Understanding primary sources
If you are seeking to learn about the past, primary sources of information are those that provide first-hand accounts of the events, practices, or conditions you are researching. In general, these are documents that were created by the witnesses or first recorders of these events at about the time they occurred, and include diaries, letters, reports, photographs, creative works, financial records, memos, and newspaper articles (to name just a few types).
Also because primary sources are interdisciplinary it may be helpful to check out the Primary Source section of the History Subject Guide.
Primary sources also include first-hand accounts that were documented later, such as autobiographies, memoirs, and oral histories. However, the most useful primary sources are usually considered to be those that were created closest to the time period you’re researching.
Determining which kinds of documents constitute primary sources depends upon the topic you’re researching. (For example, sometimes the same book or article could be considered a primary source for one research topic and a secondary source for a different topic.)
For Example: The painting of Washington Crossing The Delaware, by Emanuel Leutze was painted in 1851.
This painting is both a primary and secondary source depending on what you are researching.
It is a primary source if you are studying the painter Emanuel Leutze or art and paintings from the late 19th century.
It is a secondary source if you are studying the American Revolution or the actual event of Washington crossing the Delaware, this is because the events depicted in the painting took place in 1776, over 50 years before the painting was painted. Emanuel Leutze was not present for the events he is depicting so it cannot be a primary source for those events.
Resources for Primary & Secondary texts
Presents a wide range of primary sources spanning from the 15th to the 21st century. This collection gives access to over sixty unique digital collection produced by Adam Matthew.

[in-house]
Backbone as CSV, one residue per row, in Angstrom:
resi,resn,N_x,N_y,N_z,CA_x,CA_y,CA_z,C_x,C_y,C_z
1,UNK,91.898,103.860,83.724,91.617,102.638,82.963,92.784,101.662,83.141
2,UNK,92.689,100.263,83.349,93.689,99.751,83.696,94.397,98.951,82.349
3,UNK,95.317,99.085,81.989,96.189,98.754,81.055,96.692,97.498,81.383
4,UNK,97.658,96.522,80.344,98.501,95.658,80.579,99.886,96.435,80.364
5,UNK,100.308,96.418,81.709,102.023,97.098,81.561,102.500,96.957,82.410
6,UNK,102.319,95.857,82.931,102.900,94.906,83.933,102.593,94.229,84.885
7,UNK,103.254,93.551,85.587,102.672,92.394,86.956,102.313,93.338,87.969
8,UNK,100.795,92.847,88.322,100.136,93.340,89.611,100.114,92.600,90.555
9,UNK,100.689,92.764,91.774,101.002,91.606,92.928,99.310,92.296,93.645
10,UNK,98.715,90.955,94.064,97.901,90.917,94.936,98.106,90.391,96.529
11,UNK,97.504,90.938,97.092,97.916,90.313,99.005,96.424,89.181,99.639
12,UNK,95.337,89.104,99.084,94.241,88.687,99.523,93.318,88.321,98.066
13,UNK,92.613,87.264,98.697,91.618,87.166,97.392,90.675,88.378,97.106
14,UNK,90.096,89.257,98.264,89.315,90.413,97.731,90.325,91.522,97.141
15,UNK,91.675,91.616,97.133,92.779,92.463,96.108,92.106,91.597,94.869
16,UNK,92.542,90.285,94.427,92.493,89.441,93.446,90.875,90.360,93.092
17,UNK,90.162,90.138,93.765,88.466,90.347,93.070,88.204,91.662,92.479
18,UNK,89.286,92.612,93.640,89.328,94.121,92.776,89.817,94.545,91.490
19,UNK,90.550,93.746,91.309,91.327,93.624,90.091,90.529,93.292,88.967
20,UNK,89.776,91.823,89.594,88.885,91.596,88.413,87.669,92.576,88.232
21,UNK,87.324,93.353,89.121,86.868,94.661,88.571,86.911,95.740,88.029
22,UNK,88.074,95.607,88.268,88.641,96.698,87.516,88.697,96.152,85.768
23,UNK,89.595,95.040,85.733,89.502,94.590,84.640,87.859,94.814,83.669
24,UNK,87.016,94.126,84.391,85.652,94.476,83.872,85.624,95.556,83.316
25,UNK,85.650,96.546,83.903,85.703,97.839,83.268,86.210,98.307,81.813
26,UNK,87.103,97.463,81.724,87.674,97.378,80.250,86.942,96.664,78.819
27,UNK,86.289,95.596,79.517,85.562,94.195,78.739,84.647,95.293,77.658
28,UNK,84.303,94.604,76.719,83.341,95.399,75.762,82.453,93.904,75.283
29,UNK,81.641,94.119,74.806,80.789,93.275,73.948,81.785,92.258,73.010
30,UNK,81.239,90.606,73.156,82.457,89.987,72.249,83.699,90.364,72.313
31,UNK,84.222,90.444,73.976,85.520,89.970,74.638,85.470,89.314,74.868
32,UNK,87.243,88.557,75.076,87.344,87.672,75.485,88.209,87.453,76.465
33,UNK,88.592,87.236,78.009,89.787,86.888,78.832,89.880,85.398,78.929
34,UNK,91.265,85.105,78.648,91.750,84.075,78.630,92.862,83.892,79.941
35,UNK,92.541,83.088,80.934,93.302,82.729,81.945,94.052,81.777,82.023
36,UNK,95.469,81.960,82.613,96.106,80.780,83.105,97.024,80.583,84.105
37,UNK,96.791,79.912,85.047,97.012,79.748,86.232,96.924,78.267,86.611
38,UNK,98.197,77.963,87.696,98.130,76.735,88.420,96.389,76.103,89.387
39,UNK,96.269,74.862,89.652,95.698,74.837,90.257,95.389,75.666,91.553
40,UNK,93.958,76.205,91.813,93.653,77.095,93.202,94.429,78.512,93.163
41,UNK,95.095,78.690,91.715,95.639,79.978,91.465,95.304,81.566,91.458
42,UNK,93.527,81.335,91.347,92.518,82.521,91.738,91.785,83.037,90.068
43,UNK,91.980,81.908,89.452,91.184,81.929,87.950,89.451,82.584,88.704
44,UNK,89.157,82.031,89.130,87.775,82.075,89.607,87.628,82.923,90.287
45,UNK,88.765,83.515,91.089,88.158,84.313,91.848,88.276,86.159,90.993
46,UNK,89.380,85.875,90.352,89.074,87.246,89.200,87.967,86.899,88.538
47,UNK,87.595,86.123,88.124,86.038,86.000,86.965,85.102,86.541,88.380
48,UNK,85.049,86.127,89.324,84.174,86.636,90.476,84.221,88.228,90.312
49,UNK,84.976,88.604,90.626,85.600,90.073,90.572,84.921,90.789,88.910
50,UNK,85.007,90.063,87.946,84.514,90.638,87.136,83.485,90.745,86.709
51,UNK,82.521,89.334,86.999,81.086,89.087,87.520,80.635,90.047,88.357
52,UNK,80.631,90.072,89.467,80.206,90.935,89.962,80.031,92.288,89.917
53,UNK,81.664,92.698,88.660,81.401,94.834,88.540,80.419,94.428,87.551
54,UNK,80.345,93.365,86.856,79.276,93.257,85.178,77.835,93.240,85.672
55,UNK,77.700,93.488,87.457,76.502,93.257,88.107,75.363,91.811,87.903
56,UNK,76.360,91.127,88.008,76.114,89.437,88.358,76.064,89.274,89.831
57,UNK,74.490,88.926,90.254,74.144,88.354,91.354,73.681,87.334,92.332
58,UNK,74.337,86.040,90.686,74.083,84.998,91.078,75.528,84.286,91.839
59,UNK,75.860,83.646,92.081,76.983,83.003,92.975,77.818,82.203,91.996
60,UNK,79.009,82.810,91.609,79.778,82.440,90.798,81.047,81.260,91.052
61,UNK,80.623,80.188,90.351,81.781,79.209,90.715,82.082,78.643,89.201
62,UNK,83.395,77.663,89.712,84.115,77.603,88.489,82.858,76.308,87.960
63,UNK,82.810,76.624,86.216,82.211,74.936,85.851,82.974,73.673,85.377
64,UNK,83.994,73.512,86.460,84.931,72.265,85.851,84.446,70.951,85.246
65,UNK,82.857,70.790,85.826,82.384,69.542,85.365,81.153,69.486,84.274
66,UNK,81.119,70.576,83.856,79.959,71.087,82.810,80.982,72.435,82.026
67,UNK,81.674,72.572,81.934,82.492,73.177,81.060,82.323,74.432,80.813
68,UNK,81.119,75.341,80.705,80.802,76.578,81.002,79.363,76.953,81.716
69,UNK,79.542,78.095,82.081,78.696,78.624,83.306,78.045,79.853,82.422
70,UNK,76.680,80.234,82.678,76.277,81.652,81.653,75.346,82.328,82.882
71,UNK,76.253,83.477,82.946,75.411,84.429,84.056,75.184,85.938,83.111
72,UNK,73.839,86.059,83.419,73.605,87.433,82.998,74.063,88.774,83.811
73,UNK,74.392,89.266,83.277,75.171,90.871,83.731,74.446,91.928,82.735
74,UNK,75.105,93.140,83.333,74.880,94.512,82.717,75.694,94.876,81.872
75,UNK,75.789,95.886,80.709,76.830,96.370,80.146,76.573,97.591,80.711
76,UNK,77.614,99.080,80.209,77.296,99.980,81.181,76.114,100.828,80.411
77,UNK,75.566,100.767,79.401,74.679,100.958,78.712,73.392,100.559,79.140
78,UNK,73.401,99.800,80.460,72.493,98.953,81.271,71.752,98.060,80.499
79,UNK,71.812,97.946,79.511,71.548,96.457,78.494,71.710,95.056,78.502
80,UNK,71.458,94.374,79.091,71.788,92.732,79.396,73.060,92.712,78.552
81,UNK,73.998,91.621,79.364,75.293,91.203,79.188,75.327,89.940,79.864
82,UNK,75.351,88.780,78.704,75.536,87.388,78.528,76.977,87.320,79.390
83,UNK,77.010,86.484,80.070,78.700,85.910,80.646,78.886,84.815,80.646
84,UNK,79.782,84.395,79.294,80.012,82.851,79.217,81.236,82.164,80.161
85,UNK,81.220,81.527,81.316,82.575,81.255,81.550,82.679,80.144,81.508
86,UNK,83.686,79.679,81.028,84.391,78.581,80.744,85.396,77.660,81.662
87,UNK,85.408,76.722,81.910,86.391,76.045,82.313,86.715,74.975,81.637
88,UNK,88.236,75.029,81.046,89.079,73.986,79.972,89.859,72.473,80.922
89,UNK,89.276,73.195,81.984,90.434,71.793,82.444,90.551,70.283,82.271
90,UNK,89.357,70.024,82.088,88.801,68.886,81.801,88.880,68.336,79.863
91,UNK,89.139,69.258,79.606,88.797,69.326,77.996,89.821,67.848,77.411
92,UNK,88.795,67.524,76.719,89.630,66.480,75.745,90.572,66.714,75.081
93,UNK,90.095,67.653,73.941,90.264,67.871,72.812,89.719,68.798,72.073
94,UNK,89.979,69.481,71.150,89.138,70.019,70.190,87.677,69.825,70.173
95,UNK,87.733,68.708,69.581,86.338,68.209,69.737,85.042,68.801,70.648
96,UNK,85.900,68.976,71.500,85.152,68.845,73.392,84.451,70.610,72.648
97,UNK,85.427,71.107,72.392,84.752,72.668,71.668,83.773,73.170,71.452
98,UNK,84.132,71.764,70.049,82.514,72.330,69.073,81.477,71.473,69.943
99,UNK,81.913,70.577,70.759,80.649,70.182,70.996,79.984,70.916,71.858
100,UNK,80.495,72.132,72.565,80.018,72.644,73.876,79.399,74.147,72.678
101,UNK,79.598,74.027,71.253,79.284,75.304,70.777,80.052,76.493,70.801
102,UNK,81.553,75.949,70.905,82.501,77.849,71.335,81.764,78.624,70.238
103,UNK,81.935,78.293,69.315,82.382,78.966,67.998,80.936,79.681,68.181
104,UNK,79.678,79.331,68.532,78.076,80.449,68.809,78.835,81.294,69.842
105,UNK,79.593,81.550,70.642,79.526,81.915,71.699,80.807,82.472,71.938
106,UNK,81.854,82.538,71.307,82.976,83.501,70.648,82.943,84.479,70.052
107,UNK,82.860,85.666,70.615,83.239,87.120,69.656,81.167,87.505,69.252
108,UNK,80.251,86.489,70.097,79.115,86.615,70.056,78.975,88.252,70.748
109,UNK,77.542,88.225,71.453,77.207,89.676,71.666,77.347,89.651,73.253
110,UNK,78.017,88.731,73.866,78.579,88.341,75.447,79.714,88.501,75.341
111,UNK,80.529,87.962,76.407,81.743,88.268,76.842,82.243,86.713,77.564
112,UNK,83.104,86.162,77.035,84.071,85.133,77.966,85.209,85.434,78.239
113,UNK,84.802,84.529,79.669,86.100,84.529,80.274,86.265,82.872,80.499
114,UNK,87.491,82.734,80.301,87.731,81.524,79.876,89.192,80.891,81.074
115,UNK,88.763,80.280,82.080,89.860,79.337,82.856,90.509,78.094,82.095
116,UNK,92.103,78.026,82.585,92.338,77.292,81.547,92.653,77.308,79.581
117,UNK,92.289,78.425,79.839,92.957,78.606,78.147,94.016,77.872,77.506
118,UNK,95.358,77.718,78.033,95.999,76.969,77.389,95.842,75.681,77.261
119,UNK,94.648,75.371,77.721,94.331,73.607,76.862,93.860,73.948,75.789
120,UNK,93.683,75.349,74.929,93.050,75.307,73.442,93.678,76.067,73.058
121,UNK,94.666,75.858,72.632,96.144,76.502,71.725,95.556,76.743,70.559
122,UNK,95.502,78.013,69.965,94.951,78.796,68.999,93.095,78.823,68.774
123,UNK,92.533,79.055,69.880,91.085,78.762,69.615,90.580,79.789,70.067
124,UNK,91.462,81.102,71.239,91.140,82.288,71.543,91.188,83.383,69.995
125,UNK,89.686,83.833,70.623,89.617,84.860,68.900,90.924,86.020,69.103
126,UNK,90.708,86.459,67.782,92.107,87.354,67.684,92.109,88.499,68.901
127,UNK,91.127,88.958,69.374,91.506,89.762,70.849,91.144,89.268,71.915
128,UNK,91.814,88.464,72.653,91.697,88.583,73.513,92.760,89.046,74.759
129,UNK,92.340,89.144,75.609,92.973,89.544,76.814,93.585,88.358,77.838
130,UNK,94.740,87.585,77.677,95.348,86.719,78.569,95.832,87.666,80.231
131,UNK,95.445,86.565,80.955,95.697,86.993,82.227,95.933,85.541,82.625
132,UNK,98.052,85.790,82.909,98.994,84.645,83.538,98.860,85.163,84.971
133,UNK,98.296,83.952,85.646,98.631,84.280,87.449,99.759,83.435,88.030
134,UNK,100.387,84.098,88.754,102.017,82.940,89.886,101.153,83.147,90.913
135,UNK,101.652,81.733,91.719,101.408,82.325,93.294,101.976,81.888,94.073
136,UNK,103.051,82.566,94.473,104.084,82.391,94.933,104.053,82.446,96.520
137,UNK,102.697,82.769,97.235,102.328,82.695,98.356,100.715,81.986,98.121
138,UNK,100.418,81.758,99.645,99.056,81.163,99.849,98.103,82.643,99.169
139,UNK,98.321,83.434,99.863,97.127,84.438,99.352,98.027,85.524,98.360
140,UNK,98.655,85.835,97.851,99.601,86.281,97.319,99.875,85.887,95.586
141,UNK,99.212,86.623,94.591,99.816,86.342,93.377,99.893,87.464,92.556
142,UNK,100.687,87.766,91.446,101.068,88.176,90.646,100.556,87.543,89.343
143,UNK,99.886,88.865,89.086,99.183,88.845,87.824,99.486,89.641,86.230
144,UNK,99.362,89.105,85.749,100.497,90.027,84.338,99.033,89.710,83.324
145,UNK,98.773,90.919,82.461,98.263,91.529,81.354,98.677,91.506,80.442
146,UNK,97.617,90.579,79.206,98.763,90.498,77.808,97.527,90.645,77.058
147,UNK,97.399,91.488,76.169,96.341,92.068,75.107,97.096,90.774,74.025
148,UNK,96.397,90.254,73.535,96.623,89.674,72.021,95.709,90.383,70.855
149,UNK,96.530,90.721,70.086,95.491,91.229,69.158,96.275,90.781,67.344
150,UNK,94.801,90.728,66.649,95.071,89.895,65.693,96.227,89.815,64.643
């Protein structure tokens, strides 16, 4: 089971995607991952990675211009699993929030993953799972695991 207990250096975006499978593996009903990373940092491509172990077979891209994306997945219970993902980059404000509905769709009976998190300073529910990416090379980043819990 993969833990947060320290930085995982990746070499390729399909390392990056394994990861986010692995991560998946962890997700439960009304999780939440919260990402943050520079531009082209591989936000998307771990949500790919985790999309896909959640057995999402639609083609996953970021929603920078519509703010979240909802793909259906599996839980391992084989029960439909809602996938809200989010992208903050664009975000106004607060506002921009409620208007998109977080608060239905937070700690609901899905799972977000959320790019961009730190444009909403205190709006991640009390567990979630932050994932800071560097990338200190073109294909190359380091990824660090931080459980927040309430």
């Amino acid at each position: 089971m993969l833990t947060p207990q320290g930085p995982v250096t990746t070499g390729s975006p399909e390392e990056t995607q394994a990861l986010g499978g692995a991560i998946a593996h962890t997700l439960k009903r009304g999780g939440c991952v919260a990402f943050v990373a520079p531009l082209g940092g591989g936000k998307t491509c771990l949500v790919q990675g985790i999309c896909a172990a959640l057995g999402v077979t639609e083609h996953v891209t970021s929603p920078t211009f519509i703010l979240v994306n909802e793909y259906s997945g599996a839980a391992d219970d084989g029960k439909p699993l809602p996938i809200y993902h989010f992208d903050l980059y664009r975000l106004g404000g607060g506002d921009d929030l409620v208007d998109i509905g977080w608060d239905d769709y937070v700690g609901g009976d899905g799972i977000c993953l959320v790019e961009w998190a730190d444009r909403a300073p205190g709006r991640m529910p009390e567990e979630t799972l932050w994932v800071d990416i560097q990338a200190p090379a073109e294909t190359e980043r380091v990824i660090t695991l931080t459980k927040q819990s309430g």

Age of Exploration (Adam Matthew Digital)
Documents the history of European maritime exploration from 1420 to 1920. Features digital copies of rare manuscripts and early printed materials, government documents and reports, scientific papers and surveys, logbooks, maps, diaries, letters, personal accounts, artwork, film footage, photographs, and objects. Thematic areas introduce key documents. Search directories index people, places, expeditions, and ships. Companion essays by and video interviews with experts provide historical context. Sourced from libraries, museums, and archives in the US, UK, Canada, New Zealand, and France.
British Periodicals (ProQuest)
Provides access to British periodicals published from the 17th through the early 20th century with the majority of content from the 19th century. Covers a broad range of topics.
Burney Collection Newspapers, 17th-18th Century (Gale)
Features the newspapers and news pamphlets gathered by the Reverend Charles Burney (1757-1817), representing the largest single collection of 17th and 18th century English news media.
Digital Library of Classic Protestant Texts (Alexander Street Press)
Presents full-text historical documents which are of a religious nature, such as confessional, polemical, catechetical writings of the 16th and 17th centuries by authors from the Western European Protestant tradition. Includes Biblical commentaries, works of systematic theology, sermons, and an array of tracts from various denominations. Texts are presented in their original languages of Latin, English, French and German.
Digital Library of the Catholic Reformation (Alexander Street Press)
Presents full-text historical documents which are of a religious nature, such as doctrinal, apologetical, and devotional writings of the 16th and 17th centuries by authors from the Western European Catholic tradition. Includes theological treatises, works on the lives of the saints and the Bible, and spirituality from various religious orders. Texts are presented in their original languages of Latin, English, French, Italian, Spanish, and German.
Eighteenth Century Collections Online: Parts I&II (Gale)